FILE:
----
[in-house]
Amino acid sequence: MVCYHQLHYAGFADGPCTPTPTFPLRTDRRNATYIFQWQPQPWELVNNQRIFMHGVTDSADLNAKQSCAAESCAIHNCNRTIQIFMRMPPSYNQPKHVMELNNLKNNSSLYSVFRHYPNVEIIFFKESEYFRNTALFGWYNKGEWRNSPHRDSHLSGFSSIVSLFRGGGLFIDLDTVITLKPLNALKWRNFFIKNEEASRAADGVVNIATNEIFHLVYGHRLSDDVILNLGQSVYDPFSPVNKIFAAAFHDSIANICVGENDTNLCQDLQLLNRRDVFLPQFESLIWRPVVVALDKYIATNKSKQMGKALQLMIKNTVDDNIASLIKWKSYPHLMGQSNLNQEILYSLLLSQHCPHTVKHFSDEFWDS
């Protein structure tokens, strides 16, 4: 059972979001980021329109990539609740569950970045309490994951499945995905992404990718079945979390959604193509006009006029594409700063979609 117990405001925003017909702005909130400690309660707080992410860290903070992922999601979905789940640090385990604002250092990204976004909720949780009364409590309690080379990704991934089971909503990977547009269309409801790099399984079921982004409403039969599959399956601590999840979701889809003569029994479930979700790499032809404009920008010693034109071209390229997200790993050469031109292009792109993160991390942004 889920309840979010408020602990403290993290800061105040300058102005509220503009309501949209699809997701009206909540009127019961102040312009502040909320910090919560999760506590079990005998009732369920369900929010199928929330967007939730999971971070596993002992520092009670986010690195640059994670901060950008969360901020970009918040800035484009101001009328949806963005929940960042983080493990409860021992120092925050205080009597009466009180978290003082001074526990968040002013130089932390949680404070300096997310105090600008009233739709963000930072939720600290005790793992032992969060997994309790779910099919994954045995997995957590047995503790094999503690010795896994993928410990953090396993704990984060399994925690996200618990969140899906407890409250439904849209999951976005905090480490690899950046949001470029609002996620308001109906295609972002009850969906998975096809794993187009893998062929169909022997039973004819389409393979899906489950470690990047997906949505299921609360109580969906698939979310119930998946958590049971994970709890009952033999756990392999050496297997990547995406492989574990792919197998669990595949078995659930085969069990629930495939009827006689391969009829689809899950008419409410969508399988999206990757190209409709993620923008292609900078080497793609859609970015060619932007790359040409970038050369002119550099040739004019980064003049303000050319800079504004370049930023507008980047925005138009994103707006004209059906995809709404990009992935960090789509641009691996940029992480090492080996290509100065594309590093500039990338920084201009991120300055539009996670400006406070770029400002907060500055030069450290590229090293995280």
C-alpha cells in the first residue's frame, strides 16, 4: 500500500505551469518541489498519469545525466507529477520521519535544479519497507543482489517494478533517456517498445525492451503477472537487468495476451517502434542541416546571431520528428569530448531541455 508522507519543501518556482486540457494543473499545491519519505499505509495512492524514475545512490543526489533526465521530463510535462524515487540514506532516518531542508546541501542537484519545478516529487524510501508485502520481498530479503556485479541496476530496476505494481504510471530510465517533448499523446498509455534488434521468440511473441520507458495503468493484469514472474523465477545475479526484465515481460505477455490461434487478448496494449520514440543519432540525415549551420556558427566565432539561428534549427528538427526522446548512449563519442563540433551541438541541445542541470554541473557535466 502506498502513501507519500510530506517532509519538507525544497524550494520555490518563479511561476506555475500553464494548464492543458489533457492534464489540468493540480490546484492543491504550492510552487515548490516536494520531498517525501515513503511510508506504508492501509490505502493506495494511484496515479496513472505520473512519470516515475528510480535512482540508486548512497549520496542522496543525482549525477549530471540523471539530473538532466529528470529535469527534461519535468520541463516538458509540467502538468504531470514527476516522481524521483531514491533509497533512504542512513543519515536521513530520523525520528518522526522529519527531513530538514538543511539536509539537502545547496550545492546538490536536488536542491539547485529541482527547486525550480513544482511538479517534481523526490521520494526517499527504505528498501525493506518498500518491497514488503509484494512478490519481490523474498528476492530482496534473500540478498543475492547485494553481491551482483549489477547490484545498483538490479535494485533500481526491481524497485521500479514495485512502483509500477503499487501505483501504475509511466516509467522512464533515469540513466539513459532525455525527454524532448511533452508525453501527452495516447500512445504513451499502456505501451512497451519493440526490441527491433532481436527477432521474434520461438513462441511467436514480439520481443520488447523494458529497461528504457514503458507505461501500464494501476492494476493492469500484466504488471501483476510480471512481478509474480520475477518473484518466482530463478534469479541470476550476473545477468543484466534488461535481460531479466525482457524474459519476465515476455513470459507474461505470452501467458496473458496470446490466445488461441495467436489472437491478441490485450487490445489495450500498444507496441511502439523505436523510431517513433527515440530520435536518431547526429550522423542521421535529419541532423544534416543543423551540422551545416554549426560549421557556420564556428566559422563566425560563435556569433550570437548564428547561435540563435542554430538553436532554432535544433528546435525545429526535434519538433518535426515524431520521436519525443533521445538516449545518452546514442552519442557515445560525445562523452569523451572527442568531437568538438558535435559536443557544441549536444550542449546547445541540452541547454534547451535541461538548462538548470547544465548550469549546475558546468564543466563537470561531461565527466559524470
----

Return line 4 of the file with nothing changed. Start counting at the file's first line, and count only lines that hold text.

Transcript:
C-alpha cells in the first residue's frame, strides 16, 4: 500500500505551469518541489498519469545525466507529477520521519535544479519497507543482489517494478533517456517498445525492451503477472537487468495476451517502434542541416546571431520528428569530448531541455 508522507519543501518556482486540457494543473499545491519519505499505509495512492524514475545512490543526489533526465521530463510535462524515487540514506532516518531542508546541501542537484519545478516529487524510501508485502520481498530479503556485479541496476530496476505494481504510471530510465517533448499523446498509455534488434521468440511473441520507458495503468493484469514472474523465477545475479526484465515481460505477455490461434487478448496494449520514440543519432540525415549551420556558427566565432539561428534549427528538427526522446548512449563519442563540433551541438541541445542541470554541473557535466 502506498502513501507519500510530506517532509519538507525544497524550494520555490518563479511561476506555475500553464494548464492543458489533457492534464489540468493540480490546484492543491504550492510552487515548490516536494520531498517525501515513503511510508506504508492501509490505502493506495494511484496515479496513472505520473512519470516515475528510480535512482540508486548512497549520496542522496543525482549525477549530471540523471539530473538532466529528470529535469527534461519535468520541463516538458509540467502538468504531470514527476516522481524521483531514491533509497533512504542512513543519515536521513530520523525520528518522526522529519527531513530538514538543511539536509539537502545547496550545492546538490536536488536542491539547485529541482527547486525550480513544482511538479517534481523526490521520494526517499527504505528498501525493506518498500518491497514488503509484494512478490519481490523474498528476492530482496534473500540478498543475492547485494553481491551482483549489477547490484545498483538490479535494485533500481526491481524497485521500479514495485512502483509500477503499487501505483501504475509511466516509467522512464533515469540513466539513459532525455525527454524532448511533452508525453501527452495516447500512445504513451499502456505501451512497451519493440526490441527491433532481436527477432521474434520461438513462441511467436514480439520481443520488447523494458529497461528504457514503458507505461501500464494501476492494476493492469500484466504488471501483476510480471512481478509474480520475477518473484518466482530463478534469479541470476550476473545477468543484466534488461535481460531479466525482457524474459519476465515476455513470459507474461505470452501467458496473458496470446490466445488461441495467436489472437491478441490485450487490445489495450500498444507496441511502439523505436523510431517513433527515440530520435536518431547526429550522423542521421535529419541532423544534416543543423551540422551545416554549426560549421557556420564556428566559422563566425560563435556569433550570437548564428547561435540563435542554430538553436532554432535544433528546435525545429526535434519538433518535426515524431520521436519525443533521445538516449545518452546514442552519442557515445560525445562523452569523451572527442568531437568538438558535435559536443557544441549536444550542449546547445541540452541547454534547451535541461538548462538548470547544465548550469549546475558546468564543466563537470561531461565527466559524470